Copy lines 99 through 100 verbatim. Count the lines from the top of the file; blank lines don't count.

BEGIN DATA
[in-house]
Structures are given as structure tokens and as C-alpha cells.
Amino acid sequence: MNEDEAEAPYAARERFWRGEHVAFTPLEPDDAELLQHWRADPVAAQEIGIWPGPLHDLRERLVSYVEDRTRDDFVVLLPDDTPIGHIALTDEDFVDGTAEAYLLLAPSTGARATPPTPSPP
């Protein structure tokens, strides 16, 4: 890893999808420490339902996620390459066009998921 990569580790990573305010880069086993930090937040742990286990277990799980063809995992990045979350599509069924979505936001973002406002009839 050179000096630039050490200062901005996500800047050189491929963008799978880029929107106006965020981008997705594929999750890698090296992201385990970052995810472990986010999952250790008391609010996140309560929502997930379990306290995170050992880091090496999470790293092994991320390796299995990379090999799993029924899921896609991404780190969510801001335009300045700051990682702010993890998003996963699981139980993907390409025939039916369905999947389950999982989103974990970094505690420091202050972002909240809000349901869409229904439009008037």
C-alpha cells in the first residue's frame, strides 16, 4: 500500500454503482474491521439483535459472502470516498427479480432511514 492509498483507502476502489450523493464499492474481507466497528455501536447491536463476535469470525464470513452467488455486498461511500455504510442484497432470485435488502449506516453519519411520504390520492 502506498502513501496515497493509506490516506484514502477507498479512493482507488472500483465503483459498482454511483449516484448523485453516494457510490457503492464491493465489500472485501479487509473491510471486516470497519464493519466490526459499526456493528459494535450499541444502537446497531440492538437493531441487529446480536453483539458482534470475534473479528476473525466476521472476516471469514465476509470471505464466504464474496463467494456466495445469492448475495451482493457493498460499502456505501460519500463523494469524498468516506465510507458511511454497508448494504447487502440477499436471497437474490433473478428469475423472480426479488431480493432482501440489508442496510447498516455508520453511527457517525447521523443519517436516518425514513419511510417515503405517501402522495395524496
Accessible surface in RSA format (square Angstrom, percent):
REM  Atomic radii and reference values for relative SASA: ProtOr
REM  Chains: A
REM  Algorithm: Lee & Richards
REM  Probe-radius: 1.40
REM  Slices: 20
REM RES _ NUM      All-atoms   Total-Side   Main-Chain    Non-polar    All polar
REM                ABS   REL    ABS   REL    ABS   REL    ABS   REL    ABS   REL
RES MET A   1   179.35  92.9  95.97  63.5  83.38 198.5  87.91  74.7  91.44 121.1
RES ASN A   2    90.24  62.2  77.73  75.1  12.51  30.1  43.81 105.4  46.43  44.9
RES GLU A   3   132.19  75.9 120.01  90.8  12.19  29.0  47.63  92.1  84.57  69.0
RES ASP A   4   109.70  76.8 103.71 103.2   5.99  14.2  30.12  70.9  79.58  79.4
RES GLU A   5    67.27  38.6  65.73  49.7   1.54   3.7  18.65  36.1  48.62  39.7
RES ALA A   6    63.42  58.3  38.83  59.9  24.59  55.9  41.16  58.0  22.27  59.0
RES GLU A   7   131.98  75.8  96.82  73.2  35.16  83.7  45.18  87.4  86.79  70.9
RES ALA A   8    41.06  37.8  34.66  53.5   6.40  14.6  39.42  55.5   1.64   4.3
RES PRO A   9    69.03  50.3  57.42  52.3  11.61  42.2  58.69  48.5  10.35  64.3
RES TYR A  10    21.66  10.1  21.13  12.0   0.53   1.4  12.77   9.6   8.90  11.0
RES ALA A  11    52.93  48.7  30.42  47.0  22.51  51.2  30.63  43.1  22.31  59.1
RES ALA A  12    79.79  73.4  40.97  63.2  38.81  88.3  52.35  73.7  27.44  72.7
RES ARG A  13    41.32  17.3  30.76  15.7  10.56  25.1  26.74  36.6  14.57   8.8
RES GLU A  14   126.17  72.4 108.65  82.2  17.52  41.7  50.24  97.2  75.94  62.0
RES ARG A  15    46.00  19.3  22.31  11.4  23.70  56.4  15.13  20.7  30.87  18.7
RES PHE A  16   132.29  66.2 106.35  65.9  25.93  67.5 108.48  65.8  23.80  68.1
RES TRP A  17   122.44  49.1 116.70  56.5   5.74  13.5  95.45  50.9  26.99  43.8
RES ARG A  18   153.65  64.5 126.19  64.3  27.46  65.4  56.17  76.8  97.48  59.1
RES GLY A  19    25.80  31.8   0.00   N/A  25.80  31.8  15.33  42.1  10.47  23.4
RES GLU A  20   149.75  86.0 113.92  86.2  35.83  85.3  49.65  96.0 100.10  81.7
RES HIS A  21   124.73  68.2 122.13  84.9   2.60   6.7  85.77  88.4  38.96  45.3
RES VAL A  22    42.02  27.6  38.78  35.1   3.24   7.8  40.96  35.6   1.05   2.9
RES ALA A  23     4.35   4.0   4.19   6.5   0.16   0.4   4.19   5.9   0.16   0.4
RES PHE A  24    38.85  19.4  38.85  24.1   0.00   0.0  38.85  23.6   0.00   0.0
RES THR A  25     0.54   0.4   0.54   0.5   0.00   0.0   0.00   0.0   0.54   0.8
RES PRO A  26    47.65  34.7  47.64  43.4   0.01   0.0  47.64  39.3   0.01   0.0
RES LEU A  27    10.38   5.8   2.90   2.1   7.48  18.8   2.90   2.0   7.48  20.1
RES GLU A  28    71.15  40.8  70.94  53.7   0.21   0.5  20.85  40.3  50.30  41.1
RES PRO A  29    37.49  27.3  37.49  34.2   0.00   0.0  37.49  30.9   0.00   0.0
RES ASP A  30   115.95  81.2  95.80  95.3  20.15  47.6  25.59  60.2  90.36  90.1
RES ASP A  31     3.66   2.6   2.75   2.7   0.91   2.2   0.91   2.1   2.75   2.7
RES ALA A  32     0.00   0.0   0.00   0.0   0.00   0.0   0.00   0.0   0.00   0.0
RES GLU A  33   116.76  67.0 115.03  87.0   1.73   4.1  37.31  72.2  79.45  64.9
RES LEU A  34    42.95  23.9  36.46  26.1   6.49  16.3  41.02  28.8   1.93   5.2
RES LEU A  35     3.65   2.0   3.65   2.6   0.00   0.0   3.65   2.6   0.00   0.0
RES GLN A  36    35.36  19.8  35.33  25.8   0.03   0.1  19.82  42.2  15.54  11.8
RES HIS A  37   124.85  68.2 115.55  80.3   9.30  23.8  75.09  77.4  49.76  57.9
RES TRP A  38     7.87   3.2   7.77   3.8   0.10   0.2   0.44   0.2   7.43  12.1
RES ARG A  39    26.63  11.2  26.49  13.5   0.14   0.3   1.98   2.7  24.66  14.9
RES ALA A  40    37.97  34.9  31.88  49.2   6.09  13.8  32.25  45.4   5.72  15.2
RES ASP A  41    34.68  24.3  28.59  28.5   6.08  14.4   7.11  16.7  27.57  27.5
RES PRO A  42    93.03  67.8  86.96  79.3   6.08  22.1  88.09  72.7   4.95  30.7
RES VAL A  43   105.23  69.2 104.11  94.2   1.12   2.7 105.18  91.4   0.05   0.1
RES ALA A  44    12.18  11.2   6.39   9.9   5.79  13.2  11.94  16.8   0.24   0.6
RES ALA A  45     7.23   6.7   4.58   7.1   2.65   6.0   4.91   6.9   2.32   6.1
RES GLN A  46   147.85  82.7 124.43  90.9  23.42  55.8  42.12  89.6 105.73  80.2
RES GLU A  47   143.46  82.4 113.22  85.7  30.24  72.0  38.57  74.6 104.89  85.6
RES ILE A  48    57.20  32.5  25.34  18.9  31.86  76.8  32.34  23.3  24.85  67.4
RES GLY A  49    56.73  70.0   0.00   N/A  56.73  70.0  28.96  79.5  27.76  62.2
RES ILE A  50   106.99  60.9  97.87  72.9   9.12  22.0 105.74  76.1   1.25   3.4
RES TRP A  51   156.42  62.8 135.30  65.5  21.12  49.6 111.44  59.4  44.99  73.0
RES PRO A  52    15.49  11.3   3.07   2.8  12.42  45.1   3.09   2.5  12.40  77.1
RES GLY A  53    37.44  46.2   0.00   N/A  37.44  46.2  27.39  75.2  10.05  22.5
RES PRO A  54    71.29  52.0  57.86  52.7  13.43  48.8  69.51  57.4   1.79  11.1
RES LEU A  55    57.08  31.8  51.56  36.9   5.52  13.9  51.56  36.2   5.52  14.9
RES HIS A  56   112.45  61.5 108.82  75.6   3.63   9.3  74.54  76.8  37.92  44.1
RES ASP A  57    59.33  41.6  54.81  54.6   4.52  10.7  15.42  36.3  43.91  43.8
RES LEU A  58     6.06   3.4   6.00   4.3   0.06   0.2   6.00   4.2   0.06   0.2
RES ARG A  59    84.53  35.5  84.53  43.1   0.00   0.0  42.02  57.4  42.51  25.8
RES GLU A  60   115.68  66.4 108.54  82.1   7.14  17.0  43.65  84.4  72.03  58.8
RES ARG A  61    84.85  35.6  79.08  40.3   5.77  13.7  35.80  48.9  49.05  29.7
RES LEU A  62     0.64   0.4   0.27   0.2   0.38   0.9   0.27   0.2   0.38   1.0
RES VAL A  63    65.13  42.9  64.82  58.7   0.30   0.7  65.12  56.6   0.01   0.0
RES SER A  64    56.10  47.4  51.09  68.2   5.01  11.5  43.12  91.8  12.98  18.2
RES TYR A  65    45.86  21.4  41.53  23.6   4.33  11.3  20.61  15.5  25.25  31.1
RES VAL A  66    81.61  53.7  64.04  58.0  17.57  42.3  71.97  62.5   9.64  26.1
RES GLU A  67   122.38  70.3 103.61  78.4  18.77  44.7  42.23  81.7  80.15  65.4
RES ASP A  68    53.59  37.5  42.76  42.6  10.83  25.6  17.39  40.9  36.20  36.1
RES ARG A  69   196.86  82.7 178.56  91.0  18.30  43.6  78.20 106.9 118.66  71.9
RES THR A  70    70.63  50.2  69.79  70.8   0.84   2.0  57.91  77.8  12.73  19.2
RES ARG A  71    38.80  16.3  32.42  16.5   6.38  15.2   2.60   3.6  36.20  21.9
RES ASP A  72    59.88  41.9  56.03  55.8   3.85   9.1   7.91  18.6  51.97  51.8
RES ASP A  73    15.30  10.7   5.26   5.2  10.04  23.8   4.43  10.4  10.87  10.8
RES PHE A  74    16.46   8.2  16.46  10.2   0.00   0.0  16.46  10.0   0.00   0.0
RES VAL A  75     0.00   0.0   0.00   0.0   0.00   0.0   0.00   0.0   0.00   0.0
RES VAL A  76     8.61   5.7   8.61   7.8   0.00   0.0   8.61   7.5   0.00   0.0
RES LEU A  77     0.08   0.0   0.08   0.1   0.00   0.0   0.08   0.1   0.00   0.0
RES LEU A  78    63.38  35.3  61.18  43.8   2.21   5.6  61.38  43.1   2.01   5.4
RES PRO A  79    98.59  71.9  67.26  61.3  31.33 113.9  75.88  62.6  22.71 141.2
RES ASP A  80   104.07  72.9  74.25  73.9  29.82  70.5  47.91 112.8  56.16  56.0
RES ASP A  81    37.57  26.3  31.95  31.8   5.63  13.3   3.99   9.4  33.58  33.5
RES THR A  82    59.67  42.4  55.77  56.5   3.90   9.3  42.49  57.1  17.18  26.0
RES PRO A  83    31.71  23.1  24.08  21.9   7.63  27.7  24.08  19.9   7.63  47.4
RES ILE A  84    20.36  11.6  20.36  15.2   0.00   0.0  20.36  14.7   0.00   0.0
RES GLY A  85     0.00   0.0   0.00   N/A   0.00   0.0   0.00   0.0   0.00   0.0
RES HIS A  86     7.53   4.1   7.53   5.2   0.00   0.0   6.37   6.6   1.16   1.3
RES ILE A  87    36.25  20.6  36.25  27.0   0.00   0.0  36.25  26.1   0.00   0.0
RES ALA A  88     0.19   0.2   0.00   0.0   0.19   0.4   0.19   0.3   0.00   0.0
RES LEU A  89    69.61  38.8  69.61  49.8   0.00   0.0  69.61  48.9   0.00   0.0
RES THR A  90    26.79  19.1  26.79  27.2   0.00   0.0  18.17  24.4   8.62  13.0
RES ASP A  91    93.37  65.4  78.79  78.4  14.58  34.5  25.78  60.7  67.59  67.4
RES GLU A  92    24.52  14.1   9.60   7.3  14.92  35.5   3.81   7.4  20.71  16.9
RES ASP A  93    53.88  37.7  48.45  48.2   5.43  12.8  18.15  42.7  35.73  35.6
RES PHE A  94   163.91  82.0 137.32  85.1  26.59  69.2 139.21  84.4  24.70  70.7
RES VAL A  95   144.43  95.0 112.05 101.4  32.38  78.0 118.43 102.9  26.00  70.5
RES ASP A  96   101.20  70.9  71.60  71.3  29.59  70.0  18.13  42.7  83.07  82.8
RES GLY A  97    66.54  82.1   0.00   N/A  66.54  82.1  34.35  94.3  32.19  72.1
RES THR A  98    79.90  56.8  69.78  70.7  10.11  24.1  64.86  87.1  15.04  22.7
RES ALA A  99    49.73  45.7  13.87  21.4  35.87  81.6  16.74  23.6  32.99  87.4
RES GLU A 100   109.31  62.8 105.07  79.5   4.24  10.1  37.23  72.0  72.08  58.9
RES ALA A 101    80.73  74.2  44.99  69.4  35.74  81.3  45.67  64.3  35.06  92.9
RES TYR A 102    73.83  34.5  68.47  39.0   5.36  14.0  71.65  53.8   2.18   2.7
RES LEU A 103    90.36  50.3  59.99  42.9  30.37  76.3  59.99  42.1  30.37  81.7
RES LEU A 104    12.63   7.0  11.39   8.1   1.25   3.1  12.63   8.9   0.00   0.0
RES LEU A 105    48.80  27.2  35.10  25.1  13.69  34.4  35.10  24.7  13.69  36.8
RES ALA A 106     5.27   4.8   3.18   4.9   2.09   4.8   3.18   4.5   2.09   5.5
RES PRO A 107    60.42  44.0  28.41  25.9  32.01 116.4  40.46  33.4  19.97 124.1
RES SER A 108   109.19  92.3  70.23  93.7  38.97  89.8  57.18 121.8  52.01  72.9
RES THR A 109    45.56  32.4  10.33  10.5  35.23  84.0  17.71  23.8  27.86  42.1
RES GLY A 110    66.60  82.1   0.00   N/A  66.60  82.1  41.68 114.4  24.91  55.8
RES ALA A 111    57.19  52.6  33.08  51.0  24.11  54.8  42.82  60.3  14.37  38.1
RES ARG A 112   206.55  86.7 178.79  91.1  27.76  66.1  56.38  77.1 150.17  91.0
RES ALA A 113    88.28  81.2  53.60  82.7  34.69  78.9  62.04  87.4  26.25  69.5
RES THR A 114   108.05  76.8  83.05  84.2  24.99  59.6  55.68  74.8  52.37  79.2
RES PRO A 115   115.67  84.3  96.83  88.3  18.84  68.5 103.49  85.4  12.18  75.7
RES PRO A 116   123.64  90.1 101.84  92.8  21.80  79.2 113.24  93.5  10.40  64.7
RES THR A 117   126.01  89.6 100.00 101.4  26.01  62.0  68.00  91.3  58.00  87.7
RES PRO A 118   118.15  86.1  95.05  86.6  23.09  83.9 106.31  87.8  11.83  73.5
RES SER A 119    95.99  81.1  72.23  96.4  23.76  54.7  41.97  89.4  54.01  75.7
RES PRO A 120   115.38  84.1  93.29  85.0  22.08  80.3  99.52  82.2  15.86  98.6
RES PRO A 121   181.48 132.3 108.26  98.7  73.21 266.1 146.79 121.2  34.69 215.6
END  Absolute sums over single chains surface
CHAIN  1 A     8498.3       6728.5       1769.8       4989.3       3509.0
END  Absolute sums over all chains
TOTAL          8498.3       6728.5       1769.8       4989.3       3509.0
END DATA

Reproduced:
RES HIS A  86     7.53   4.1   7.53   5.2   0.00   0.0   6.37   6.6   1.16   1.3
RES ILE A  87    36.25  20.6  36.25  27.0   0.00   0.0  36.25  26.1   0.00   0.0